A recent alert was brought to our attention by the company
itself which realized that their decision to change their
frying oil to a brand containing BHT would cost them the
listing of some of their products. The company hoped we
could say that the offending ingredient in the oil would
be such a small amount that it would not matter. Unfortunately,
because members vary in their range of sensitivity, we cannot
decide that an ingredient amount is "not enough" to matter.

We applaud this company's honesty and integrity, and we
hope that their marketing department will shortly decide to
use an acceptable brand of oil without BHT.

While our agreement with manufacturers does not allow us to
post a Product Alert on this e-mail newsletter, those of you
on our Members Email List have received a separate notice,
as usual.

Don't forget, if you are a member, that you can also check the
Members Section periodically to see if there is a new Alert.

If you are a member but have never received product alerts,
please write to <fausmem@yahoo.com> with your name
and street address, and note that you are a member, so I
can add you to the address list.

Because FAUS wants to meet the needs of its members, who
have been requesting their own Chat Room, it is now a reality.
The Room will be available at all times for member Chatting,
and we will also arrange a schedule for having guests to
host the Chat ocassionally.

Some resourceful members have been arranging informal
Chats through the Bulletin Board by announcing when they
plan to be available for a Chat.


Our best wishes to all
    with our heartfelt hopes
       and wishes for all the
          best for you and yours for
       the new year and the new
    century, and the new
Millenium !!

Shula Edelkind, webmaster
The Feingold® Association of the United States

TO SUBSCRIBE: Send e-mail to ON@feingold.org
TO UNSUBSCRIBE: Send e-mail to OFF@feingold.org


Excerpt from Pure Facts Newsletter
Vol. 24, No. 01 - February, 2000, Page 6

Working for the benefit of the public, the U.S. Consumer Product Safety Council has asked toymakers to find a replacement for the chemicals called "phthalates" (pronounced tha-lates) that are added to plastic toys. Phthalates soften plastics, enabling them to be flexible, and are used in teethers and children's toys, as well as medical devices. The recommendation came after European research suggested that small amounts of the plastic can get into the bloodstream and may pose a serious health threat.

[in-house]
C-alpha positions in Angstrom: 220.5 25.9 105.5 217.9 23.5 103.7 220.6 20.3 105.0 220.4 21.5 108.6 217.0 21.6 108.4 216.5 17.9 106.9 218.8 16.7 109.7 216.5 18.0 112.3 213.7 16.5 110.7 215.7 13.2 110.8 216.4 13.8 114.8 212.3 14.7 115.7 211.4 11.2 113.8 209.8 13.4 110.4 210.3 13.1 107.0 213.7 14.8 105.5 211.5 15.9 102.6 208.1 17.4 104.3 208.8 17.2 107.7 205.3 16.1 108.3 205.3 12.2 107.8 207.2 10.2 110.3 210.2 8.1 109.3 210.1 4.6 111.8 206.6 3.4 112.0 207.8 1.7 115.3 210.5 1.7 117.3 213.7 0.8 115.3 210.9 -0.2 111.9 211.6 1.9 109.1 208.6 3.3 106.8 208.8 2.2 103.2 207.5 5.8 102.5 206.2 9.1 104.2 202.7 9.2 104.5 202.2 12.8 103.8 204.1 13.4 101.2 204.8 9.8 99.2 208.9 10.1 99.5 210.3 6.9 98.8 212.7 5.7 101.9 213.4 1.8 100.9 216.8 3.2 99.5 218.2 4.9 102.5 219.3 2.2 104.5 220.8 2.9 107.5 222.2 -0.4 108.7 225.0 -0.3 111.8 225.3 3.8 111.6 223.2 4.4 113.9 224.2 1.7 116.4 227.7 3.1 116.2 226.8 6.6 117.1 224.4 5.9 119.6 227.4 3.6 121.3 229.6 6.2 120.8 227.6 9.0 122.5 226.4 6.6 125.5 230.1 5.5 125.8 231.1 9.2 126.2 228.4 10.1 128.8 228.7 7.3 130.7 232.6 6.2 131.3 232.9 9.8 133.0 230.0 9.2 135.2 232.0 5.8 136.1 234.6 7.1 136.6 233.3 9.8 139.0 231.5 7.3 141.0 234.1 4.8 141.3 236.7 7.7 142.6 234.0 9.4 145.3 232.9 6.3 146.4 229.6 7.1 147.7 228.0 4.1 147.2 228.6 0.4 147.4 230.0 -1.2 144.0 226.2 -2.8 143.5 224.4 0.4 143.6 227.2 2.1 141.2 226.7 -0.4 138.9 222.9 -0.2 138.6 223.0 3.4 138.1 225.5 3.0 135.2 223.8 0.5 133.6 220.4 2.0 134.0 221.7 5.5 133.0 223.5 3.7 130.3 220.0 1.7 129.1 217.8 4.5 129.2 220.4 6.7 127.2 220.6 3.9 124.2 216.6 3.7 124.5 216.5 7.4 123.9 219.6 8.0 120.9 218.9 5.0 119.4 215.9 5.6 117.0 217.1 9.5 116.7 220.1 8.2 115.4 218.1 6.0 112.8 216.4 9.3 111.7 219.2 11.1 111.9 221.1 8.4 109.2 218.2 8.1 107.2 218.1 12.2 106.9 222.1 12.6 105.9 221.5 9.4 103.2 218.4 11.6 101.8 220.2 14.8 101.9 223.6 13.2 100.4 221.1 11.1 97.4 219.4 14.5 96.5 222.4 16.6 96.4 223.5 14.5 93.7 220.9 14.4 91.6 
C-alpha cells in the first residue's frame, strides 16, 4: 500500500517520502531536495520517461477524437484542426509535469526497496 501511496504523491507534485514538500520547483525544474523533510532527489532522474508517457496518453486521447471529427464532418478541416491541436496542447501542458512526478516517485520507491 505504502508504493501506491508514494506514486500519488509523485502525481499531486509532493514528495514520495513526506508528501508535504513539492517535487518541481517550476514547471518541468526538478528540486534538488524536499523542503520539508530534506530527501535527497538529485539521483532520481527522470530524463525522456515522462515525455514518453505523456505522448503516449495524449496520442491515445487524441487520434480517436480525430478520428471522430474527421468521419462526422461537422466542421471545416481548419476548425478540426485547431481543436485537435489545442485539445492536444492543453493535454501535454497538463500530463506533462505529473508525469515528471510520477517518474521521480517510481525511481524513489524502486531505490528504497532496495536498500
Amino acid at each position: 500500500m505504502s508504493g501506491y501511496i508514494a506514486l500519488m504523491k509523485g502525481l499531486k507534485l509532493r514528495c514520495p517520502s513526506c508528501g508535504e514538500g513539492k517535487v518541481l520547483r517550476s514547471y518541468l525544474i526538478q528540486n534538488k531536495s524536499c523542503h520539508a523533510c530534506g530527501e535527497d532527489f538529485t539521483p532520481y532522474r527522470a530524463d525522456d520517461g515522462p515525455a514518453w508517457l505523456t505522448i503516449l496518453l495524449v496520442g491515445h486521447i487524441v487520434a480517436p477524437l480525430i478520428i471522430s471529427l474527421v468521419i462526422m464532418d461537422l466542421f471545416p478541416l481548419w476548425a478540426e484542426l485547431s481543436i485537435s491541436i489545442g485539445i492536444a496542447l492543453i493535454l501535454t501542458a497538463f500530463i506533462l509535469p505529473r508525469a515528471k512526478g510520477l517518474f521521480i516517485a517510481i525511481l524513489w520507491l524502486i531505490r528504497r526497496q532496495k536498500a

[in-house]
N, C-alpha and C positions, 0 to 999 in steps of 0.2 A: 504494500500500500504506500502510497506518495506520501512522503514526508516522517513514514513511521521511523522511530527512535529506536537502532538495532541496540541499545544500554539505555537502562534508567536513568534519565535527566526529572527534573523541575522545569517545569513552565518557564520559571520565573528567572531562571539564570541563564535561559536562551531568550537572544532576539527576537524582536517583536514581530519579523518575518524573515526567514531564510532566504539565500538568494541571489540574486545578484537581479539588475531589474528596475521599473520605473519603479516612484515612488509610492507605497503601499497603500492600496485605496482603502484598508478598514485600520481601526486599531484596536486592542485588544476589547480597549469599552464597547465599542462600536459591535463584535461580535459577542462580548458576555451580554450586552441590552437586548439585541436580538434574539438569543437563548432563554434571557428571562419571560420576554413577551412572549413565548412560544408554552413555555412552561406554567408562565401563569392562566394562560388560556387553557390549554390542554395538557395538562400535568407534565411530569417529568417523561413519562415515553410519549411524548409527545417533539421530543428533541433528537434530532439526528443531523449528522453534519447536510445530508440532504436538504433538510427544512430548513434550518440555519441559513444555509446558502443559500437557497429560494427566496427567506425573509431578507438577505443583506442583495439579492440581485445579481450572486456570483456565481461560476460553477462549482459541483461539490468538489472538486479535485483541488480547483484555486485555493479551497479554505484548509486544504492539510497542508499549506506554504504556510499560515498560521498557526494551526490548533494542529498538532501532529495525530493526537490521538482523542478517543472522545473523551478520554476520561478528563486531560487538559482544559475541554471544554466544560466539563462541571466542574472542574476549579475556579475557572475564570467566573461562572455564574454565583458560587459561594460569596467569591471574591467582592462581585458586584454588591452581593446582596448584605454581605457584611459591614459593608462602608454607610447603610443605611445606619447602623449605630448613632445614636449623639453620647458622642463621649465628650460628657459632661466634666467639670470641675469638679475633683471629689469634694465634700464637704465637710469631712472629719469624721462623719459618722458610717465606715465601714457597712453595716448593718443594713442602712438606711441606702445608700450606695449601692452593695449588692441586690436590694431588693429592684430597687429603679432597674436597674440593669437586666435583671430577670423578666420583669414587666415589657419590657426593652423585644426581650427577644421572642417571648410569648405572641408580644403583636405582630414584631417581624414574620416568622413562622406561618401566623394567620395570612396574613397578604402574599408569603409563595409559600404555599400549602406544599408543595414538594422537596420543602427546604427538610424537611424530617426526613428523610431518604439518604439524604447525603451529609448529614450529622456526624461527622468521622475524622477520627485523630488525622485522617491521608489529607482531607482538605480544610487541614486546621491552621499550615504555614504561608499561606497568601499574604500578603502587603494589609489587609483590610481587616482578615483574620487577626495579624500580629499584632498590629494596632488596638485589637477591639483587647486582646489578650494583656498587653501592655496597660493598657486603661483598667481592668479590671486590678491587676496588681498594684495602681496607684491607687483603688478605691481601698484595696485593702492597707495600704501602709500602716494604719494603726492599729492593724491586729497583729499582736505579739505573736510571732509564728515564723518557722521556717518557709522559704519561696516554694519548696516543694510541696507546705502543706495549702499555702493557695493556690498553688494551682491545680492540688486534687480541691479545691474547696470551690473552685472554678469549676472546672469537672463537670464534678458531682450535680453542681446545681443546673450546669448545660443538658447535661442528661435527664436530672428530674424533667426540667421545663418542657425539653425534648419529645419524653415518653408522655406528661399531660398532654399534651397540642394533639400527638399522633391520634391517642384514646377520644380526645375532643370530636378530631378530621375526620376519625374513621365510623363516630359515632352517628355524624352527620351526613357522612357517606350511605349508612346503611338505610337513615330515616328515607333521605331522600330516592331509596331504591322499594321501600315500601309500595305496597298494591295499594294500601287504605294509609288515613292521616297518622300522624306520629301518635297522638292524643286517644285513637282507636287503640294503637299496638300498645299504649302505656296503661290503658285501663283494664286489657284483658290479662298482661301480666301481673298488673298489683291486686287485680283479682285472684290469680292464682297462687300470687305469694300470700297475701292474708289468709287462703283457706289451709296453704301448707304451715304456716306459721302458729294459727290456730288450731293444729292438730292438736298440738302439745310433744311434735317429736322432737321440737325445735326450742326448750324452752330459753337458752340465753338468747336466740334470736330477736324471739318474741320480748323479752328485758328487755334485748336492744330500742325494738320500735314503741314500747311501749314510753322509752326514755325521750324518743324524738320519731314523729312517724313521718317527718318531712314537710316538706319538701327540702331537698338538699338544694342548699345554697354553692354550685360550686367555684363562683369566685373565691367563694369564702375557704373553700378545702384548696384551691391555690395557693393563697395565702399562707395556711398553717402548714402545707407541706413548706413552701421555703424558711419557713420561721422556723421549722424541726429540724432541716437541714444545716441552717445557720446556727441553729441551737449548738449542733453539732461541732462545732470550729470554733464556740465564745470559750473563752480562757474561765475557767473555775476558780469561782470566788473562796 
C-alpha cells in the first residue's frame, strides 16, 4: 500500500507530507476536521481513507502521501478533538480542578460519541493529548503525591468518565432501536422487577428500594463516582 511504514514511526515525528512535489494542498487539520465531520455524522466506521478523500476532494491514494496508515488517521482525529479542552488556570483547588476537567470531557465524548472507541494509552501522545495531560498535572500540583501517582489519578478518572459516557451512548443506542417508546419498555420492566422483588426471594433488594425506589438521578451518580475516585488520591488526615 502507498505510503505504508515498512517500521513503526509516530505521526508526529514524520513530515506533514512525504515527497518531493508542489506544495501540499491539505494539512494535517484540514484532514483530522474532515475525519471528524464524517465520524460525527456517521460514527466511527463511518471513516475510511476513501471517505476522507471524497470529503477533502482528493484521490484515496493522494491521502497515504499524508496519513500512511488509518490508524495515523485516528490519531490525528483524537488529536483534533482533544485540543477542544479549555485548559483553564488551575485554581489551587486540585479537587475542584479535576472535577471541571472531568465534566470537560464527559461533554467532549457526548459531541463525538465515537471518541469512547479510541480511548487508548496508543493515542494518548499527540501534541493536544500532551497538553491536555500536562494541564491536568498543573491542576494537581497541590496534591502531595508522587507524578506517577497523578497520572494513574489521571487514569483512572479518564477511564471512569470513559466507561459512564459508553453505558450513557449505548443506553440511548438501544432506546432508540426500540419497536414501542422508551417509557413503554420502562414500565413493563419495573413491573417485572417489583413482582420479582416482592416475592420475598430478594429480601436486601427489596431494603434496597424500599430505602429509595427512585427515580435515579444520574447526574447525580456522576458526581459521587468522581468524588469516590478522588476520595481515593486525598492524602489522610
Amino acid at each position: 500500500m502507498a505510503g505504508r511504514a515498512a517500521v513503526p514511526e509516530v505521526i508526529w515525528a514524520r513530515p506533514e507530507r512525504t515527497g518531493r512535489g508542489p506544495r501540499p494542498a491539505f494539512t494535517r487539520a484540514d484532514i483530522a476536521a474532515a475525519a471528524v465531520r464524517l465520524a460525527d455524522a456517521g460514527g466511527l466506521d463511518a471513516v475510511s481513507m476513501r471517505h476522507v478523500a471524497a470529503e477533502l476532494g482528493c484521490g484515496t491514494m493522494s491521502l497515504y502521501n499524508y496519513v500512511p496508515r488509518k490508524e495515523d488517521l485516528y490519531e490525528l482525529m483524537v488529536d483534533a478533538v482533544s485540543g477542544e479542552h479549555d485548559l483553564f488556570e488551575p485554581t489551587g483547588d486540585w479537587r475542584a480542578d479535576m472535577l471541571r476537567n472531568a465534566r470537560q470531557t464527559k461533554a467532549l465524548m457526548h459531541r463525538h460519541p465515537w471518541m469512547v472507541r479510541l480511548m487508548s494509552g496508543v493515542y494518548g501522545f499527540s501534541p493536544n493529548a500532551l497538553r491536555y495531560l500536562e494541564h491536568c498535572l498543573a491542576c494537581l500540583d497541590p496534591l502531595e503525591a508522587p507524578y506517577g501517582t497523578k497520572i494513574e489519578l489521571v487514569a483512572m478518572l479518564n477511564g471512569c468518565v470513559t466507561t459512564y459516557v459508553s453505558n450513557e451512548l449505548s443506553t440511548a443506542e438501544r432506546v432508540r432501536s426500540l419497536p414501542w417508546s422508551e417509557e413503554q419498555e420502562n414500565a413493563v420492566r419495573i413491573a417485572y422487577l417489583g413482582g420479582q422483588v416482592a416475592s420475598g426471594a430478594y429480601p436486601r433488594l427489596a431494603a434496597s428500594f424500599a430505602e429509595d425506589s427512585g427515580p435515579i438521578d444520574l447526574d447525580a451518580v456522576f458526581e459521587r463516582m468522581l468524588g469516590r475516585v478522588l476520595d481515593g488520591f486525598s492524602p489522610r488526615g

Eight European countries have taken action to ban or regulate the use of phthalates in toys. An international coalition of health care workers, advocacy groups and environmentalists has opposed the continued use of the plasticizer.

Long-time Feingold members will not be surprised to learn that the American Council on Science and Health (ACSH) has strenuously defended the use of phthalates. Funded by major industries, the ACSH has long been an outspoken critic of the Feingold Program. Its president, Elizabeth Whelan, states, "Consumers can be confident that vinyl medical devices and toys are safe."

In December the world's largest toymaker, Mattel, announced that it would seek alternative chemicals to use in their toys. They hope to find a biodegradable, non-petroleum replacement for the plastic additives.


PURE FACTS: Jul-Aug, 1998, Vol. 22, No. 6

FDA Attempts to Destroy Books on Natural Sweetener
The Food and Drug Administration has gotten itself into a messy predicament in their efforts to destroy books that describe the ways to cook with and use stevia, a natural sweetener.

At a Town Hall meeting held by Texas Congressman Joe Barton, a man held up two books. The first book is titled The Anarchist's Cookbook. It describes how to make homemade bombs. The second book is Cooking With Stevia: The Naturally Sweet & Calorie- free Herb. The book on making bombs is allowed, said the man, but the second book is not. That man is James Kirkland, author of the book on stevia. His book, and two others have been targeted for destruction by the Food and Drug Administration, a federal agency whose job is to oversee the safety of foods, drugs and cosmetics. The First Amendment protects the right of Americans to free speech whether it's a how-to book on making a bomb or baking with a calorie-free herb.